hollywood-piratesEvery day millions of people download the latest Hollywood blockbusters though unauthorized sources.

The movie industry is not happy with the ever-increasing piracy rates and has called out Google and other stakeholders to “do more” to help. At the same time, Hollywood keeps emphasizing the many legal options that are available to the public.

A few months ago the MPAA launched the website WhereToWatch.org which provides an overview of dozens of legal video outlets that are available in the United States.

“Audiences want seamless access to film and TV shows. Our industry has listened, and we are now delivering more choices than ever before,” MPAA boss Senator Dodd said at the time.

“There have never been more ways to access movies and television legitimately online, and those platforms continue to grow and develop thanks in large part to a copyright system that encourages innovation, risk and growth,” Dodd added.

While this sounds great, the WhereToWatch site doesn’t change the fact that many of the newer releases are simply not available online due to artificial release lags. After a movie’s box office premiere it usually takes months before people can access it online.

This mismatch prompted public policy researchers at George Mason University’s Mercatus Center to take a close look at the online availability of some of the most pirated movies. On the newly launched Piracydata.org the researchers use TorrentFreak’s weekly lists of most pirated movies combined with information from CanIStreamIt to come up with an overview of the availability of these titles.

The results from this week are listed below, and it’s clear that half of the movie titles don’t have any legal options at all, while none are available for streaming.

avail
 

TorrentFreak talked to Jerry Brito, director of Mercatus Center’s Technology Policy Program and one of the people behind the PiracyData website. Brito tells us that the MPAA and RIAA complaints that Google is placing pirate search results above legal alternatives was one of the motivations to look into the legal availability.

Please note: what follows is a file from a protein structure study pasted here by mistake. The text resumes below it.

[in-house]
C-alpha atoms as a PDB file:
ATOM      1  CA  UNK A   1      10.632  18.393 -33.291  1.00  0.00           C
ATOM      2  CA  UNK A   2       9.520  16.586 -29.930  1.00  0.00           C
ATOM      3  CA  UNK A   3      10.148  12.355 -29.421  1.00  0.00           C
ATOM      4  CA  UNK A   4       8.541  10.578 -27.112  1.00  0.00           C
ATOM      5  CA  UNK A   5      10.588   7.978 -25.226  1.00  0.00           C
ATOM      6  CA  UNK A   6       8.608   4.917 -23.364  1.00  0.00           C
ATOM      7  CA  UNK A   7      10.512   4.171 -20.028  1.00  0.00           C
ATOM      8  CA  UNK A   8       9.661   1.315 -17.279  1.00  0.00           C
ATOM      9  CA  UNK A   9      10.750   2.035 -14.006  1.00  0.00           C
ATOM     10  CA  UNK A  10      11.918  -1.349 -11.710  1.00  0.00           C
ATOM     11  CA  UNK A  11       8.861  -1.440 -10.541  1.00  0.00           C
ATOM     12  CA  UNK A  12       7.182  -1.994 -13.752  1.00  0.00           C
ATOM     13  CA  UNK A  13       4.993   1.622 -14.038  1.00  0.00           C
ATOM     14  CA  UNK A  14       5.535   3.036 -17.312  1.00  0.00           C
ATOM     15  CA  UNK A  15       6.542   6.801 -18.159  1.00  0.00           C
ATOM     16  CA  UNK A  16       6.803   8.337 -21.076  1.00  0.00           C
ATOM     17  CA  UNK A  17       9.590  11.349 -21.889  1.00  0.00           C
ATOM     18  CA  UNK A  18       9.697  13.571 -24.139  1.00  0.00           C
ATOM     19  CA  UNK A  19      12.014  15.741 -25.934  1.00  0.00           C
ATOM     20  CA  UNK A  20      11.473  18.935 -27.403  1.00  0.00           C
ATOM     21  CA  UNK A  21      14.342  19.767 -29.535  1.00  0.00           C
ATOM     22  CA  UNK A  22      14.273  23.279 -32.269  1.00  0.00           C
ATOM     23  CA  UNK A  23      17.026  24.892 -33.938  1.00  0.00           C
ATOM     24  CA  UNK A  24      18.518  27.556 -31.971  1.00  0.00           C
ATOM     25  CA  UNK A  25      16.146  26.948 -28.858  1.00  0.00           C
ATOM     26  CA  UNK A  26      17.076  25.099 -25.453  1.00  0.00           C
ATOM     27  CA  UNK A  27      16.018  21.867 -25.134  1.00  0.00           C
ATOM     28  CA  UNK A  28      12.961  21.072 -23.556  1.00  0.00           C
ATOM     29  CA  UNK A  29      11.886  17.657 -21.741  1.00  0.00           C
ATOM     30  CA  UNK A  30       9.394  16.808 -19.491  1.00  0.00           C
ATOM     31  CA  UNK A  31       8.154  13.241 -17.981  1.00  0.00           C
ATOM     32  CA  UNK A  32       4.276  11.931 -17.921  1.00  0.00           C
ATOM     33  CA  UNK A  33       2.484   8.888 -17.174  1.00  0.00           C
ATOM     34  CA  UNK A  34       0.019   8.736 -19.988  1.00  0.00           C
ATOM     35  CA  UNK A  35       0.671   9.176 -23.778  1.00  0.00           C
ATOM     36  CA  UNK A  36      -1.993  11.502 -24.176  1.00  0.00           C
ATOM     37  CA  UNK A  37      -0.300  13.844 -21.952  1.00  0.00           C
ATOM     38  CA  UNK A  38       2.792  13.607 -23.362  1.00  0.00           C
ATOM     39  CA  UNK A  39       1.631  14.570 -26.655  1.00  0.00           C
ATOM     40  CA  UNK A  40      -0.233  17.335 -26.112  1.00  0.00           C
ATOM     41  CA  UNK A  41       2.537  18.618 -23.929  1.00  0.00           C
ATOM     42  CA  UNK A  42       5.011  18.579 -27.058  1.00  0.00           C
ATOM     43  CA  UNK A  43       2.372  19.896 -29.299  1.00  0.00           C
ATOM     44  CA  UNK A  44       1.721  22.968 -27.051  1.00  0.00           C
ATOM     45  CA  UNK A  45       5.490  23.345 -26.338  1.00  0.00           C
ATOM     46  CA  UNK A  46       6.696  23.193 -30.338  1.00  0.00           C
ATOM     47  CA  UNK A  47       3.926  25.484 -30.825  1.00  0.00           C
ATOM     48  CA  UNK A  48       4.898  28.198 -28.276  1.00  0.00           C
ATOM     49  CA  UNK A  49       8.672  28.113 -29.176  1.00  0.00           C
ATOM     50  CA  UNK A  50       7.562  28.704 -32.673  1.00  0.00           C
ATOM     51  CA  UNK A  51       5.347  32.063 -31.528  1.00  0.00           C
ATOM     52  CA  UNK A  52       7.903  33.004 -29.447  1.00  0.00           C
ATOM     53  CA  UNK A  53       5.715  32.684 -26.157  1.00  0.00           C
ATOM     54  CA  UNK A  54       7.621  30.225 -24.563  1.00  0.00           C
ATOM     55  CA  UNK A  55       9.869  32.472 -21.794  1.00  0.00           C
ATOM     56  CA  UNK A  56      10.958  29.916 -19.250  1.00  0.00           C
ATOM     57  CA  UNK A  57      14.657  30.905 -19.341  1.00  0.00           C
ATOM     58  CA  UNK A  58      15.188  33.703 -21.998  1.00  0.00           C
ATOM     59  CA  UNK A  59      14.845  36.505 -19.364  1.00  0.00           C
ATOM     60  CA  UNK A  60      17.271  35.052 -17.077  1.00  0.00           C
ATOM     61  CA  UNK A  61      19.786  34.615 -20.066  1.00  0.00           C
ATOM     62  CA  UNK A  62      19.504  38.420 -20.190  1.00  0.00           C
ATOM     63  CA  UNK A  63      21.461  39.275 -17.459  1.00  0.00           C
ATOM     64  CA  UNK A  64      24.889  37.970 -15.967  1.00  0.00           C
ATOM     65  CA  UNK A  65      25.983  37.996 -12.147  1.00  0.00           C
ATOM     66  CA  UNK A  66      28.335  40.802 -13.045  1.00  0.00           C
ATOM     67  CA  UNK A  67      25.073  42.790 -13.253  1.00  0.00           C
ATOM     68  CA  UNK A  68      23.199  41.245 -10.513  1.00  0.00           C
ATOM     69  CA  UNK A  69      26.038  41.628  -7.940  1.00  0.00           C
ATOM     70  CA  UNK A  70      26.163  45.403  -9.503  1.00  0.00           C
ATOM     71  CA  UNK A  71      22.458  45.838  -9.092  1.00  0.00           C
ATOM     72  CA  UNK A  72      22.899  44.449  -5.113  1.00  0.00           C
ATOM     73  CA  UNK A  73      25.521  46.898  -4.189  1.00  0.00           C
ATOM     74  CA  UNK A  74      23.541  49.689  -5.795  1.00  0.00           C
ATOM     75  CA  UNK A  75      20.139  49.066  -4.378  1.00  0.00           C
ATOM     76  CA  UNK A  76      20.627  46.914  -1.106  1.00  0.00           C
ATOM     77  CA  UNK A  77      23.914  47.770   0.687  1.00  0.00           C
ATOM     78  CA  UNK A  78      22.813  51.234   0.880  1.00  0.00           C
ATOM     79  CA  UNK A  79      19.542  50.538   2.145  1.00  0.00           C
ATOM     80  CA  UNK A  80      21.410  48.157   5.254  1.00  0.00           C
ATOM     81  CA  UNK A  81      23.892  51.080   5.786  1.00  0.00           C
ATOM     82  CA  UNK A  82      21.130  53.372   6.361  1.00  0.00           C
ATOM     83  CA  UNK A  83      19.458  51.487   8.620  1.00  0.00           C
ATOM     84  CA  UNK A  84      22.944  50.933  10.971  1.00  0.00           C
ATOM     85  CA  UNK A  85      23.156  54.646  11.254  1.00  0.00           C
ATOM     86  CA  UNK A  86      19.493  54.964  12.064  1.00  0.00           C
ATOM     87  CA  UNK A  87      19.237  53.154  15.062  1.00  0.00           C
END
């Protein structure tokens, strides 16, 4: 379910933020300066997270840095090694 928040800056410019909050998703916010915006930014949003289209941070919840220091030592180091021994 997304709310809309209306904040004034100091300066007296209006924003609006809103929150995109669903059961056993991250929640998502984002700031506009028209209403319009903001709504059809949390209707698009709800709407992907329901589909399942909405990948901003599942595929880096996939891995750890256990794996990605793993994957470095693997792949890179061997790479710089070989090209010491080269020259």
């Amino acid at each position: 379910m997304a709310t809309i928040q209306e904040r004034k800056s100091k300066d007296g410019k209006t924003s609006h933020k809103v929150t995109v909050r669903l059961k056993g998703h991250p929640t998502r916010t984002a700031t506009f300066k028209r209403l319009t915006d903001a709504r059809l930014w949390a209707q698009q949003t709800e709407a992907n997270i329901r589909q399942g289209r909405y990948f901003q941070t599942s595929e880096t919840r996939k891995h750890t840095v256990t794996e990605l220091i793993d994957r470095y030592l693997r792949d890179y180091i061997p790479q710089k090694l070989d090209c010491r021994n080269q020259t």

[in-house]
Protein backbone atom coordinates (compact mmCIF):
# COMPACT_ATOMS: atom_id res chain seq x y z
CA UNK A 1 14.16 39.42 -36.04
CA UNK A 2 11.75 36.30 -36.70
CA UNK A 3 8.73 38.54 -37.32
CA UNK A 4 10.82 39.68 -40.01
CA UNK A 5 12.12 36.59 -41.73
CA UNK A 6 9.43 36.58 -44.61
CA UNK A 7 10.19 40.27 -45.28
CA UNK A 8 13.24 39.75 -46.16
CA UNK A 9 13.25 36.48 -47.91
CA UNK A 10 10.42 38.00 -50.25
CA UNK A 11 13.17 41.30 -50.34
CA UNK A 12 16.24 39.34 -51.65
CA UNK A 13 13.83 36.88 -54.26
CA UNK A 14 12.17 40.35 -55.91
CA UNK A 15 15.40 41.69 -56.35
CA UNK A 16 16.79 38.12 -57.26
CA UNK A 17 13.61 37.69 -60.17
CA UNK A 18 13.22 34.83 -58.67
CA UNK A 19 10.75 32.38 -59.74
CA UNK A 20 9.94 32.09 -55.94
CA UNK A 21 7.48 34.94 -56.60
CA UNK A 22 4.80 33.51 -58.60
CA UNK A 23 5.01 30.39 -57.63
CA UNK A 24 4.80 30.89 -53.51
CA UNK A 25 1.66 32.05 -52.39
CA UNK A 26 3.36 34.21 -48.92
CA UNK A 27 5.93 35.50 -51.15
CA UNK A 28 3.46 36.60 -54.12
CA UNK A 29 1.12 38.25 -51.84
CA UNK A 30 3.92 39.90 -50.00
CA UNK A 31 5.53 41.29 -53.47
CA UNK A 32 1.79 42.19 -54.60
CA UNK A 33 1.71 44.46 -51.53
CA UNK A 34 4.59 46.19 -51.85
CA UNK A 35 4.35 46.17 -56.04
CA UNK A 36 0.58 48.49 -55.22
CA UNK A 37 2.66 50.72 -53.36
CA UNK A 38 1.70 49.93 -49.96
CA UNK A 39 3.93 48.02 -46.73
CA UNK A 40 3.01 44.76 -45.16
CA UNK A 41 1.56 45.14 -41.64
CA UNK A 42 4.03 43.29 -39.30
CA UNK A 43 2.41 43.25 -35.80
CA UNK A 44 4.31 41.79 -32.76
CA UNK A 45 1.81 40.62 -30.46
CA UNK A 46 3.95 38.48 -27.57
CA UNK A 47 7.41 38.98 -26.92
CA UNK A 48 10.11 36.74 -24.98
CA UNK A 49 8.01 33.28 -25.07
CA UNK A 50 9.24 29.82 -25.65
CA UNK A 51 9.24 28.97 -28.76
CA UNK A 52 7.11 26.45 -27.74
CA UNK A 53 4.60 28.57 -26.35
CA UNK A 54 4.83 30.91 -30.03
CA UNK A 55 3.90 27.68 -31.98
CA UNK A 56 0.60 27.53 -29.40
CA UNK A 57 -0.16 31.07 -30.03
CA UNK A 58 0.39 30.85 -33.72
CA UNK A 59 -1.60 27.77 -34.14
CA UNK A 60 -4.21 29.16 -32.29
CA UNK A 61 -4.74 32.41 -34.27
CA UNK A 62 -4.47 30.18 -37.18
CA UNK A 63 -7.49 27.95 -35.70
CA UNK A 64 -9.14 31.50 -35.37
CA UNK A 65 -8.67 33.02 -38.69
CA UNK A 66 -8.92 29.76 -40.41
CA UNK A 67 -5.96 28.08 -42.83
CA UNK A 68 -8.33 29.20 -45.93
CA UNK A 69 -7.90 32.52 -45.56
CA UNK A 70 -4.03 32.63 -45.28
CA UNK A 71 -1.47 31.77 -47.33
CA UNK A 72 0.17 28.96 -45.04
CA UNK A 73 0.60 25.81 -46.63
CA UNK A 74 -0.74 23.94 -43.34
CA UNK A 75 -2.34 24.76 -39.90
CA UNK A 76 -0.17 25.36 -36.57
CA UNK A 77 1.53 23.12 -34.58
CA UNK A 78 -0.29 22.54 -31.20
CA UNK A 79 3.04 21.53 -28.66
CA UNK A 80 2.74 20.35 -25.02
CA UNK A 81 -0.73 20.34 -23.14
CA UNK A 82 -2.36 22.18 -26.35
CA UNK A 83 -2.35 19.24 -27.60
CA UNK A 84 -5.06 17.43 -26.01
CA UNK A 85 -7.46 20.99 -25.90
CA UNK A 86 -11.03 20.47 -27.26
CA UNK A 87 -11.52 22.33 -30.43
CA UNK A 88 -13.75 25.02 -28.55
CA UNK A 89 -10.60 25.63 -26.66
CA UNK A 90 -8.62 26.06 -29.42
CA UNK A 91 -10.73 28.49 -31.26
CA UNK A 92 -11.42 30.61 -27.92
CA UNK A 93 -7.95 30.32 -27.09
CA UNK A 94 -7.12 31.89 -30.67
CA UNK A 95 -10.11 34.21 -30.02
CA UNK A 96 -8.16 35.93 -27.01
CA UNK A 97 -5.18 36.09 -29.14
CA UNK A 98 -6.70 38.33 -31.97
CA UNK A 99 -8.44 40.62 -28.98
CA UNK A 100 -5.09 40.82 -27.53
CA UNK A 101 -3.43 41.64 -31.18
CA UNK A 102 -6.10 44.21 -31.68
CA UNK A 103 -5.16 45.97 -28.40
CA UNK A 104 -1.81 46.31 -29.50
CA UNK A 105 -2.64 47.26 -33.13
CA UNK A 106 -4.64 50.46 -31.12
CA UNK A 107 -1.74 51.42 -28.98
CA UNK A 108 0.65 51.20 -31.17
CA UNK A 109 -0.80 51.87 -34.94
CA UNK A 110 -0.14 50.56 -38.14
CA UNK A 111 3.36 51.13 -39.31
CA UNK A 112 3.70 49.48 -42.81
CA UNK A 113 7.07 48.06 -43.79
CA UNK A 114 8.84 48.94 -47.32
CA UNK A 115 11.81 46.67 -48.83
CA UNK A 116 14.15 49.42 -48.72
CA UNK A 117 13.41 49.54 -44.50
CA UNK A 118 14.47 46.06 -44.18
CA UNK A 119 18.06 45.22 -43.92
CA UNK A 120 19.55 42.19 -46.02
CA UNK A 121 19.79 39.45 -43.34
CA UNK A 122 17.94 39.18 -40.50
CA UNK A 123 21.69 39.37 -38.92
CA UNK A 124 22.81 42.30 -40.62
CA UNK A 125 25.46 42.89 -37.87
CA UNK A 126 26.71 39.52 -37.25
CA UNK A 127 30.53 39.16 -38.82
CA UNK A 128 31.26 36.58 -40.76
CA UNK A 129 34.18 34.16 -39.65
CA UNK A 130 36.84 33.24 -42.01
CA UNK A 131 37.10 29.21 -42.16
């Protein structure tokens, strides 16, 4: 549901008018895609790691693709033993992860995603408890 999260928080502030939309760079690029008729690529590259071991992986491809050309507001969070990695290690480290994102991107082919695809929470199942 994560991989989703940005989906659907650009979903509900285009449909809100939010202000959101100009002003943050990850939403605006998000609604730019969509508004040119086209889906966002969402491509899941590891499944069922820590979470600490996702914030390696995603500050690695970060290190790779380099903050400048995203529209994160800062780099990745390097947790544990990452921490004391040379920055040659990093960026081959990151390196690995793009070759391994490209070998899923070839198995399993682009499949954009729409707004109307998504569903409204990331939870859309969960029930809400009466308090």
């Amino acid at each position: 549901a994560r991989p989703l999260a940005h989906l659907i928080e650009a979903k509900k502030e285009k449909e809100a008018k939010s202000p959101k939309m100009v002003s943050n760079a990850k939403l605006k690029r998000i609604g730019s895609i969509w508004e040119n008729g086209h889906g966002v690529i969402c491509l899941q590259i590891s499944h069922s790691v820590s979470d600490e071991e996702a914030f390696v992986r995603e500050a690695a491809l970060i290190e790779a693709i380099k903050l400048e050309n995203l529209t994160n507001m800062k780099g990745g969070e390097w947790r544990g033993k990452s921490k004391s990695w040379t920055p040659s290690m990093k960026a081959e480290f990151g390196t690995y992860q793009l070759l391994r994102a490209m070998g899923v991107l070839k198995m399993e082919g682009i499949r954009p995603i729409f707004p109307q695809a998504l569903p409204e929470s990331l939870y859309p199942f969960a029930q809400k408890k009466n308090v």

“We are compiling a dataset to help answer the question: Are the most-pirated movies available legally online? With only three weeks of data, the answer seems to be that very few are available legally. We’ll get a clearer picture in the months ahead as the dataset grows,” Brito says.

The lack of legal alternatives they have found so far means that Google sometimes has no other choice than to place pirate sites high in the search results, as there simply are no authorized options available.

“One implication may be that when movies are unavailable, illegal sources are the most relevant search results, so search engines like Google are just telling it like it is. That is their job, after all,” Brito says.

While the current dataset is limited to three weeks, it’s quite telling that of all movies listed none was available for streaming, while only 20% could be rented.

piracystats
 

Brito notes that the data doesn’t prove a causal effect between availability and piracy, but that it’s clear that Hollywood can “do more” to increase access to popular movies themselves.

“While there is no way to draw causality between the fact that these movies are not available legally and that they are the most pirated, it does highlight that while the MPAA is asking Google to take voluntary action to change search results, it may well be within the movie studio’s power to change those results by taking voluntary action themselves.”

“They could make more movies available online and sooner, perhaps by collapsing the theatrical release window. Now, their business model is their prerogative, and it’s none of my business to tell them how to operate, but by the same token I don’t see how they can expect search engines and Congress to bend over backwards to protect the business model they choose,” Brito adds.

Whether Hollywood will take up this suggestion has yet to be seen. Some movie studios have experimented a bit with shorter release delays, but unlike the TV and music industry it is still the core of its business model.

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Posted by plates55 - October 24, 2013 at 1:05 pm

Categories: Piracy   Tags: , , , , , , ,